#CardCorner: 1963 Topps Cookie Rojas

Part of the CARD CORNER series
Written by: Bruce Markusen

Hall of Fame staffers are also baseball fans and love to share their stories. Here is a fan's perspective from Cooperstown.

2018 marks the 55th anniversary of one of Topps most intriguing and vibrant sets. The 1963 Topps set gives us two photographic images on the front of the card, one in color and one in black-and-white. The base photograph occupies the majority of a card, while the smaller black-and-white photo can be seen in the lower right-hand corner.

Even with a black-and-white image, there is plenty of color to be found in 1963 Topps. Each card features a wide colored band near the bottom of the card. Topps also incorporates a colored circle in the lower corner, serving as a kind of frame around the smaller photograph. Combined with the vividness of the color photography that Topps produced throughout this set, these design features make the 1963 cards come across as quite striking. Cookie Rojas’ rookie card provides an excellent example of that.

The Rojas card, with its orange band at the bottom, topped off by Rojas’ reddish-orange cap, jumps out among the 1963 selections. It is also an example of early airbrushing for Topps. At the time this photograph was taken, sometime in 1962, Rojas was still a member of the Cincinnati Reds. Over the winter, the Reds traded him to the Philadelphia Phillies. Due to the similarity in the pinstriped uniforms used by the Reds and Phillies in the early 1960s, Topps did not need to do much in terms of altering Rojas’ jersey. But the cap is clearly airbrushed, with the Phillies shade of red and the large ‘P” superimposed over the Reds’ colors and logo. The cap also looks a bit unnaturally large for Rojas’ head, leading us to wonder whether the Topps art department created the cap from scratch. My guess is that Topps did not; I think Rojas simply wore a cap that was one size too large.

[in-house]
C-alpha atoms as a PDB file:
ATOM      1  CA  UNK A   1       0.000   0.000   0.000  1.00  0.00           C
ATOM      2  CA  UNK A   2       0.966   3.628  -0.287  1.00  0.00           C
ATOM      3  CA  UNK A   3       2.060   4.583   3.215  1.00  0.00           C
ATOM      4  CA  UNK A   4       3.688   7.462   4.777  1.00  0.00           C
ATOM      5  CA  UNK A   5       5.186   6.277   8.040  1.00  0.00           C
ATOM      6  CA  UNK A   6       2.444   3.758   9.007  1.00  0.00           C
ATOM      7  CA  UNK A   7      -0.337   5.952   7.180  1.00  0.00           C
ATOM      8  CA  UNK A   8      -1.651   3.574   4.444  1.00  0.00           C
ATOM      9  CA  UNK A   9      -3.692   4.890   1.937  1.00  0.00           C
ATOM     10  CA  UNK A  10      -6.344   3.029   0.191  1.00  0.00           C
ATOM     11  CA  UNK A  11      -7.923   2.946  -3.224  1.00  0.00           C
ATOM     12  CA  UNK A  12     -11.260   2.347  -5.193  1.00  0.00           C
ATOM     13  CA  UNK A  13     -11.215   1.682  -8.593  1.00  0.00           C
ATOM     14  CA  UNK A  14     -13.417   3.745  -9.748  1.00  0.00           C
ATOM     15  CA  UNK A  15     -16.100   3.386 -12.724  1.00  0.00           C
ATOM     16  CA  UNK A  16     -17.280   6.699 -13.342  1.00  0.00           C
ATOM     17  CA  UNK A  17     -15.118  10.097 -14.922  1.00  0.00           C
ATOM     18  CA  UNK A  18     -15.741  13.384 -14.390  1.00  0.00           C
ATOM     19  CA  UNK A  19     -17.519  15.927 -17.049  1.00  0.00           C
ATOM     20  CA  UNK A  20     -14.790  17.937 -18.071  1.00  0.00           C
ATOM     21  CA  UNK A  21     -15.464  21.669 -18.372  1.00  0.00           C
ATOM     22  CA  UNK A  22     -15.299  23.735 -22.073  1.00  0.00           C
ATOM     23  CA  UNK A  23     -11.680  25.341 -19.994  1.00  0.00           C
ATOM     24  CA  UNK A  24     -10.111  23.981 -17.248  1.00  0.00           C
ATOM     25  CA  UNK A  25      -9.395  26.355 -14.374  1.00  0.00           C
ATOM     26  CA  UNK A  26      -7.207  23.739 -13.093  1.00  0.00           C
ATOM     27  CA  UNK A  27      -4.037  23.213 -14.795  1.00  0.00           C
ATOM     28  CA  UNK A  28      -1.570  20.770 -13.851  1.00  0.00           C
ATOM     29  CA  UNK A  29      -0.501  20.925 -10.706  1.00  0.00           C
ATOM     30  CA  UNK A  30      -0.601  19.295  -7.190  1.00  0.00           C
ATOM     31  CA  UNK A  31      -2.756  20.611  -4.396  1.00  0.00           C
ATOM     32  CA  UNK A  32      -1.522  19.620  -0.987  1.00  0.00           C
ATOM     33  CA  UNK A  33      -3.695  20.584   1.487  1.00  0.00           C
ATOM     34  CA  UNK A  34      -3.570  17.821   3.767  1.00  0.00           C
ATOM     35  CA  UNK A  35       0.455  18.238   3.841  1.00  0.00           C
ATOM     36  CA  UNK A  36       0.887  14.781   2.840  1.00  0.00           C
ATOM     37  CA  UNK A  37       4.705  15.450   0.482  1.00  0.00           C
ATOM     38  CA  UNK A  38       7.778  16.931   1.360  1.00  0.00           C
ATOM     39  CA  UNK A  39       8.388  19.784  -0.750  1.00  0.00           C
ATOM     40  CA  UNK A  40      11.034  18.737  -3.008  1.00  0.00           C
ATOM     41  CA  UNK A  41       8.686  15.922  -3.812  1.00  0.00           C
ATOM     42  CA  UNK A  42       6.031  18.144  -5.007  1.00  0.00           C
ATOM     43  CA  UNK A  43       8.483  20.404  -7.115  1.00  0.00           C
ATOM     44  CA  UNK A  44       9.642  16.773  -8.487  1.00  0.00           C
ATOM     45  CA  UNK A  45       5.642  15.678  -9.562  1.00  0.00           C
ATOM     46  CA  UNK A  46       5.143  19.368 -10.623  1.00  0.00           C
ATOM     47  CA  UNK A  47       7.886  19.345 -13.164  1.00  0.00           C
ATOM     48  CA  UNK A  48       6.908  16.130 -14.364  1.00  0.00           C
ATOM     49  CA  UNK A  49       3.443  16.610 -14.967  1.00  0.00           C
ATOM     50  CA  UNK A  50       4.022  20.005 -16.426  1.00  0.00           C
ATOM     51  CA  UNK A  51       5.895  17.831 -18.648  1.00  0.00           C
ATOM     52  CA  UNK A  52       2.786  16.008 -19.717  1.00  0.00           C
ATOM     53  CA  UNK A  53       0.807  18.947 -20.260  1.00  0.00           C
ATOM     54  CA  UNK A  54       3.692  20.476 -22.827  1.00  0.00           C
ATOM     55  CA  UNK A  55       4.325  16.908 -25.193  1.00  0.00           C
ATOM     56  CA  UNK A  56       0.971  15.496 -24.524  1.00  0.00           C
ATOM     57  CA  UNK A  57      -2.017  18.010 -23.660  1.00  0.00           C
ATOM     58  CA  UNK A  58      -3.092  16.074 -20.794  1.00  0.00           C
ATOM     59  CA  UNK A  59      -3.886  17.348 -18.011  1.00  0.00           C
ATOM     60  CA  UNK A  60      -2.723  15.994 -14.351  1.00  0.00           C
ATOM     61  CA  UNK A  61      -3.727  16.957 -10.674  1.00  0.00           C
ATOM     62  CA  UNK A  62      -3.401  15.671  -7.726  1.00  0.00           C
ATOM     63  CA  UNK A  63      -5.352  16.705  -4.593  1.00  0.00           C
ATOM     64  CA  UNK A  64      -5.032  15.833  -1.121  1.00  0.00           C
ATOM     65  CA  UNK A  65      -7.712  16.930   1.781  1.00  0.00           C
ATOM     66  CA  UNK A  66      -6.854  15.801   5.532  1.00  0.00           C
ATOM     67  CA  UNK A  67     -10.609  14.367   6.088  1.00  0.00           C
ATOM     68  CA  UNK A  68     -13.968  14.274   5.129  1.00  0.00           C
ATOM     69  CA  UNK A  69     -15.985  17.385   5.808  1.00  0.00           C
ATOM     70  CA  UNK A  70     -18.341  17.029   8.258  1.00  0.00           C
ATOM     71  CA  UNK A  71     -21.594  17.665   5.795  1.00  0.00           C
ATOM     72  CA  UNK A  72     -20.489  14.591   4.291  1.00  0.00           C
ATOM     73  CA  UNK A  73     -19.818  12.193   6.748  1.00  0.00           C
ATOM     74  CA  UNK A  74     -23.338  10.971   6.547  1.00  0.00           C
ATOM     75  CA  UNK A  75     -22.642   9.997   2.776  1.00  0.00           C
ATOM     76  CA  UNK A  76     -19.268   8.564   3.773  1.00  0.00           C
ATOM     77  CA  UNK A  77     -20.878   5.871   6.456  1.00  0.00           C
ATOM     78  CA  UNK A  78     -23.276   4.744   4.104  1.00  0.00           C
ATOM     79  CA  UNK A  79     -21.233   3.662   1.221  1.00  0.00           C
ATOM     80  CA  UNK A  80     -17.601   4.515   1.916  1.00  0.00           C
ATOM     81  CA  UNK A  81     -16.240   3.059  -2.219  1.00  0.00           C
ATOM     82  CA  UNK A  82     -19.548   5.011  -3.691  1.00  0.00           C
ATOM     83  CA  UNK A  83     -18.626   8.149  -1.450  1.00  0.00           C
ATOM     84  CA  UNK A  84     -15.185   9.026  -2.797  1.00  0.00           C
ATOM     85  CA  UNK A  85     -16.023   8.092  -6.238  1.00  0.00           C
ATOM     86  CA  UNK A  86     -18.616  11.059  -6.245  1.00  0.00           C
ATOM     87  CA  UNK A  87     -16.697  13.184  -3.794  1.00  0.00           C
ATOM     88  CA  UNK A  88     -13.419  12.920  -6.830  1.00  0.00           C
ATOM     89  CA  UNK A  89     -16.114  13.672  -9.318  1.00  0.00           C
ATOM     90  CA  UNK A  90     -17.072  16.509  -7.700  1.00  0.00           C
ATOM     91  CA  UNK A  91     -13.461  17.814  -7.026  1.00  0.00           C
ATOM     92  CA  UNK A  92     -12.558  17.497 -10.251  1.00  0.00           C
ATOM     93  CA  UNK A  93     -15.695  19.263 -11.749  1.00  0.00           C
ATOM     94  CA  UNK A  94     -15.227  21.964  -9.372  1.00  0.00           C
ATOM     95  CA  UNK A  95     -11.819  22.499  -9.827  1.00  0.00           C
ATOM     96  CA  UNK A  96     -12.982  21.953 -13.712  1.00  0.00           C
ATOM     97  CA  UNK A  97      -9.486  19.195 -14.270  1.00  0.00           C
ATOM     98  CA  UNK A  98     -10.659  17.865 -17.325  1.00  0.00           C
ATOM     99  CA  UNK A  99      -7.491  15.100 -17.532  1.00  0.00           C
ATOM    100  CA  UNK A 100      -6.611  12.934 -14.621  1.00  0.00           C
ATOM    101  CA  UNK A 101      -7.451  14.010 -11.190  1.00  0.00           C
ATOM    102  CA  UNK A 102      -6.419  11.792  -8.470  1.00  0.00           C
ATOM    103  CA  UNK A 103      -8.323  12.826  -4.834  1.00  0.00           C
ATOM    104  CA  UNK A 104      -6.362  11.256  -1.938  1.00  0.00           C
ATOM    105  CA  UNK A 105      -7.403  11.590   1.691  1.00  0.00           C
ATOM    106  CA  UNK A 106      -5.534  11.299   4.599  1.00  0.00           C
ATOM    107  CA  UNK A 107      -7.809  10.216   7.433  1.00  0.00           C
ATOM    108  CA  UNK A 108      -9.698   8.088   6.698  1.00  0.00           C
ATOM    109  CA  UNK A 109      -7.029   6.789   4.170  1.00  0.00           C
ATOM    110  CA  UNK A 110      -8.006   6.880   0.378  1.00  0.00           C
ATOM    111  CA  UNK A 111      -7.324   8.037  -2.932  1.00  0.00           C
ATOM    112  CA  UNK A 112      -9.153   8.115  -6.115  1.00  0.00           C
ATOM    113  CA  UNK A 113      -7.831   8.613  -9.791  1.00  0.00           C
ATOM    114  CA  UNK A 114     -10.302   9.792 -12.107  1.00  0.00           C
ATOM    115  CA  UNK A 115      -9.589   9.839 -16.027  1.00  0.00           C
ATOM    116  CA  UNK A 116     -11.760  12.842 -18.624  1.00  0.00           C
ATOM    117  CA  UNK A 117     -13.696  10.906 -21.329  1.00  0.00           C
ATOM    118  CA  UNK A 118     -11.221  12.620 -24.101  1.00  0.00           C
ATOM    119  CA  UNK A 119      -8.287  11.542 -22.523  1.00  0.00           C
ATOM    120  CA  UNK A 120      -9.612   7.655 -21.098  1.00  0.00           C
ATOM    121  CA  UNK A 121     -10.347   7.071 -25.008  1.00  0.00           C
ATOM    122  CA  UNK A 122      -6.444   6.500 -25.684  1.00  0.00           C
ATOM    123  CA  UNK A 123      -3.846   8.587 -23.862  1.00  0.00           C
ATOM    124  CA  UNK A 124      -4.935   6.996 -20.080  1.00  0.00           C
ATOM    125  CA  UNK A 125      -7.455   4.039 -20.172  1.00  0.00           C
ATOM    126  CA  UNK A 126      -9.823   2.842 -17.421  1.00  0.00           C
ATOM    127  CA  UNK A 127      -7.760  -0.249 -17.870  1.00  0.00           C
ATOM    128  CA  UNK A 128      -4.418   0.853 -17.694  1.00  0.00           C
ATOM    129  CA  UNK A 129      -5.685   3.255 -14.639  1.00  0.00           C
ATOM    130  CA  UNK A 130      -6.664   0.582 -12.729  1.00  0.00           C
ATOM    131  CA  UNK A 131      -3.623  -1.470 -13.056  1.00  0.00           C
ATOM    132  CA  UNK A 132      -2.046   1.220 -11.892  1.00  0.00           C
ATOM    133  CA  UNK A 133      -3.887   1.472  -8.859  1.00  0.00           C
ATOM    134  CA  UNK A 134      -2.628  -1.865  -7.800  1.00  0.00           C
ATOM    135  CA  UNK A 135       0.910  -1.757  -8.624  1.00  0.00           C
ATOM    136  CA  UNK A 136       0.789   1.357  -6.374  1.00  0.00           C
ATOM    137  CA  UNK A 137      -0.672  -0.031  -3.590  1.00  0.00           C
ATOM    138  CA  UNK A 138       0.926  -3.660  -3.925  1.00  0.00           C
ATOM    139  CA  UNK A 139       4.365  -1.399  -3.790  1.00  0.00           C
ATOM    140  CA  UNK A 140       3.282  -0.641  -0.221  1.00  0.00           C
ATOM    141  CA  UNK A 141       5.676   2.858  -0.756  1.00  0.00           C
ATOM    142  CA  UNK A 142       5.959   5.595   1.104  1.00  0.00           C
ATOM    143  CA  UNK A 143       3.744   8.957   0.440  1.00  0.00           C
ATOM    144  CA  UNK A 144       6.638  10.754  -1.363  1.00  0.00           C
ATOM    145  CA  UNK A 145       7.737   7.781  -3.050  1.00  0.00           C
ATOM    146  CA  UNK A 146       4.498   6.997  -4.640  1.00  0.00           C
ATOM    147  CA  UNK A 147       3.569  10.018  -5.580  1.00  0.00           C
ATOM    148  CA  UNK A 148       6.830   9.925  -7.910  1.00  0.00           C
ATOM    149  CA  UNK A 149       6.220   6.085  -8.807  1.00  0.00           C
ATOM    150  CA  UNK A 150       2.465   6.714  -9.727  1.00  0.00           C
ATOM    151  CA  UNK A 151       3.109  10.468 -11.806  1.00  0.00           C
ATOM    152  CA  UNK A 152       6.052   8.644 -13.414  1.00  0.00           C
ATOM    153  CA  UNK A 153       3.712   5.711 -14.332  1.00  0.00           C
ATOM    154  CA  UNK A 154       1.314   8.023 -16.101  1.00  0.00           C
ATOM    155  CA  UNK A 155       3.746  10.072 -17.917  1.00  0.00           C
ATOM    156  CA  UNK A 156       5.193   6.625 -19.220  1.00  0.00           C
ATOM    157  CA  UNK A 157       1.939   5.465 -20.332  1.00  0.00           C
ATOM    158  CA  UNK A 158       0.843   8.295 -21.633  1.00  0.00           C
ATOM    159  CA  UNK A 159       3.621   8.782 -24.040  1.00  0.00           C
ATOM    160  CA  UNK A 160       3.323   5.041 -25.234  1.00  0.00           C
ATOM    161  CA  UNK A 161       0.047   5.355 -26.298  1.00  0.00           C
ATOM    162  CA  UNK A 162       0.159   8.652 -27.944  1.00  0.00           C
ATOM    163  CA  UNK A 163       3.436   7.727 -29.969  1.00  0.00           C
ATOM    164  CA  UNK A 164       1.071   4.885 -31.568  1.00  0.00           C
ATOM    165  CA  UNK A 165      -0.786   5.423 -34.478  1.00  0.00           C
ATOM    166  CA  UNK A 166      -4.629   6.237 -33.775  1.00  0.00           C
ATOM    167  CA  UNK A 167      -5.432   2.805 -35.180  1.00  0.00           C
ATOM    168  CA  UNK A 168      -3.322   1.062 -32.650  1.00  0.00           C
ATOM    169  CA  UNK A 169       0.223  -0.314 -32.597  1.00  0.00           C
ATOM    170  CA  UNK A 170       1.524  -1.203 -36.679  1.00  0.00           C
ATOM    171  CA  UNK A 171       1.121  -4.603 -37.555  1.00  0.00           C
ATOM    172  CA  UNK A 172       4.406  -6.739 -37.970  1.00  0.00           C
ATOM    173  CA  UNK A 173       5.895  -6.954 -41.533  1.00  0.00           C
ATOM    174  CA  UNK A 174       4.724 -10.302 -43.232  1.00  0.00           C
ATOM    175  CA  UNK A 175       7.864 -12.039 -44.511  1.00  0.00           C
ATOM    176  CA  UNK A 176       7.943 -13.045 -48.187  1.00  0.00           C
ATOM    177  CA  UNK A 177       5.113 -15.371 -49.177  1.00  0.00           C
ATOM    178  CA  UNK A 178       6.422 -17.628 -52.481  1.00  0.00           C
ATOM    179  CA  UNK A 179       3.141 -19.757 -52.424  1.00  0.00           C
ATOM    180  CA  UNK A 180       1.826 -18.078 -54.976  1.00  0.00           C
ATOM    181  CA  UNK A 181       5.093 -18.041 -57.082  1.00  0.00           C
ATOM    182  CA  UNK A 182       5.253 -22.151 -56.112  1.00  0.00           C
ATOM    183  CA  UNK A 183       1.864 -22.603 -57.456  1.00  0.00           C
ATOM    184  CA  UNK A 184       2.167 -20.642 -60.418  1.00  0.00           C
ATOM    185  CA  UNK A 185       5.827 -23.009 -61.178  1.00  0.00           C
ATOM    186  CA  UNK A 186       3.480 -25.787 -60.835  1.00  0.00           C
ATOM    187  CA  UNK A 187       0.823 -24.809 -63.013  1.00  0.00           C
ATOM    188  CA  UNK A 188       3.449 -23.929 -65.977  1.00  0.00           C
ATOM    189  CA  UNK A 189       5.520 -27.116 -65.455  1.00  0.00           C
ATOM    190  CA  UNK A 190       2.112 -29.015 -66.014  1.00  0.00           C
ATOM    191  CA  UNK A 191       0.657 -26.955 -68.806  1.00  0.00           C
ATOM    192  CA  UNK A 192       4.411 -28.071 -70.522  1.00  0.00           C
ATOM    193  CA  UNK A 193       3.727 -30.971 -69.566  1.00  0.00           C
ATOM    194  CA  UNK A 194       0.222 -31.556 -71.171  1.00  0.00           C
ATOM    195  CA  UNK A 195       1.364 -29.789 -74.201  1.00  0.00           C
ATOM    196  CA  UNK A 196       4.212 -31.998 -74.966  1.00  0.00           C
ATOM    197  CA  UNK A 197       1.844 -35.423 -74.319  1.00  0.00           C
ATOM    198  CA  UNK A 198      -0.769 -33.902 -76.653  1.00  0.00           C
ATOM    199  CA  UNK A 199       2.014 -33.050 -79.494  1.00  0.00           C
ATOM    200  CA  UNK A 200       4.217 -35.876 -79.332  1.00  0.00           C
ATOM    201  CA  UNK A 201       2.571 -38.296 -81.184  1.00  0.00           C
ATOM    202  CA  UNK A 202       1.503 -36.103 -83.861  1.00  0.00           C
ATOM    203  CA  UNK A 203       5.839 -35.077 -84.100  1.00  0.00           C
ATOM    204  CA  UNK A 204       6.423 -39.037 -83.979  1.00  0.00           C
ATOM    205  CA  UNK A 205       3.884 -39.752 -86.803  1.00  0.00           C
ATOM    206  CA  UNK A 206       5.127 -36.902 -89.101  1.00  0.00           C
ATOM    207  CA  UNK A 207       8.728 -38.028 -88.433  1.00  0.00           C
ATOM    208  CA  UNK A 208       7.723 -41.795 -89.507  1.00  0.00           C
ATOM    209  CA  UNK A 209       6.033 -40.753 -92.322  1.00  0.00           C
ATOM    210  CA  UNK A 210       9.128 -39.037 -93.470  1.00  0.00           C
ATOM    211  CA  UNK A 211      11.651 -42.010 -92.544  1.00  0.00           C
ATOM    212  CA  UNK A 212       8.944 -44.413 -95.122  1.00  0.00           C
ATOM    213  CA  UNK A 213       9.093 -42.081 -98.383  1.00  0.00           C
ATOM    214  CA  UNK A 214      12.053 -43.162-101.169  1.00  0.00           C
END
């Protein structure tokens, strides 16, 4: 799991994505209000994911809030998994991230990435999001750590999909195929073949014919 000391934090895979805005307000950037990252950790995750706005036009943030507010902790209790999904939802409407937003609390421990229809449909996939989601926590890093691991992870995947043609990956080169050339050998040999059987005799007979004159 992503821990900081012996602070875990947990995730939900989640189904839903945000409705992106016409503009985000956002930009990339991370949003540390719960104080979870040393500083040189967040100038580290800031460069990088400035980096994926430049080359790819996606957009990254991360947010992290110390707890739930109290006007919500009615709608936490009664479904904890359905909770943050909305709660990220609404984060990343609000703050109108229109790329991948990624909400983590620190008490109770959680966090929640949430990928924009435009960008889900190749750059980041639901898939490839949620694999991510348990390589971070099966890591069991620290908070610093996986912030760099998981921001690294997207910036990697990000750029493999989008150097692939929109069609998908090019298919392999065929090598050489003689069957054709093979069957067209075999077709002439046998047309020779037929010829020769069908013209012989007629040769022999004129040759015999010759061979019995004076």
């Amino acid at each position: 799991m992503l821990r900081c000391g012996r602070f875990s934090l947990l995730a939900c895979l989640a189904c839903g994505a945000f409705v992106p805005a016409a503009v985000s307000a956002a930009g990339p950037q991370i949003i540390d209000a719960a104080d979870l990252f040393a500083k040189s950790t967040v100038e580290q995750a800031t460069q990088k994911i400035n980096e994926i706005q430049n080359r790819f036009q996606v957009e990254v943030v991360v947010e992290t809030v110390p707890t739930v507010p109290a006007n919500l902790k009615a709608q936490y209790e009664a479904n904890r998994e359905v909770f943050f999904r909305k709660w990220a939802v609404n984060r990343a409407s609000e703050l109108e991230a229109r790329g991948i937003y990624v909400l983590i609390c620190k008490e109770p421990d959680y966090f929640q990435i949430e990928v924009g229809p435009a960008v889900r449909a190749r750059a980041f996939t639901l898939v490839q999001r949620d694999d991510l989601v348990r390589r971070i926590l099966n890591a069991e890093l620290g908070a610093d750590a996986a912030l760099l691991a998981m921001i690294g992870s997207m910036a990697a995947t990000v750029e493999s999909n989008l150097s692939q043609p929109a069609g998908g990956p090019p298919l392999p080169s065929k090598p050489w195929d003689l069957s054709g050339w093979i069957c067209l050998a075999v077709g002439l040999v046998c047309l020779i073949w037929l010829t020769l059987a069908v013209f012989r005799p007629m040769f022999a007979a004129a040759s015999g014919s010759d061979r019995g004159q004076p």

Given the size of the cap and his large, clunky glasses, Octavio “Cookie” Rojas does not look like your classic ballplayer cut from the mold of a Mickey Mantle or a Willie Mays. The glasses do give Rojas the look of a studious, intelligent young man on his 1963 card, but that’s not just a stereotype in this case. As a young student growing up in Cuba, Rojas showed such intelligence that his father, a successful doctor, believed that his son had the ability to become a doctor, too. Rojas, however, showed little interest in medicine; he wanted to play baseball, a less stressful, though still highly demanding occupation.

Contrary to his father’s wishes, the 17-year-old Rojas signed a professional contract with the Reds, who had developed a pipeline of Cuban prospects they assigned through their minor league affiliate, the Havana Sugar Kings. Initially, the Reds promptly assigned Rojas to West Palm Beach of the Florida State League. While playing for the Class D minor league affiliate, Rojas picked up the nickname of “Cookie.” In actuality, Rojas’ nickname since childhood had been “Cuqui,” a Spanish word that means “cute” or “adorable.” But sportswriters confused Cuqui with “Cookie,” and started calling him by that name. Rojas had no special affinity for cookies; the Americanized nickname was simply a mistake, plain and simple.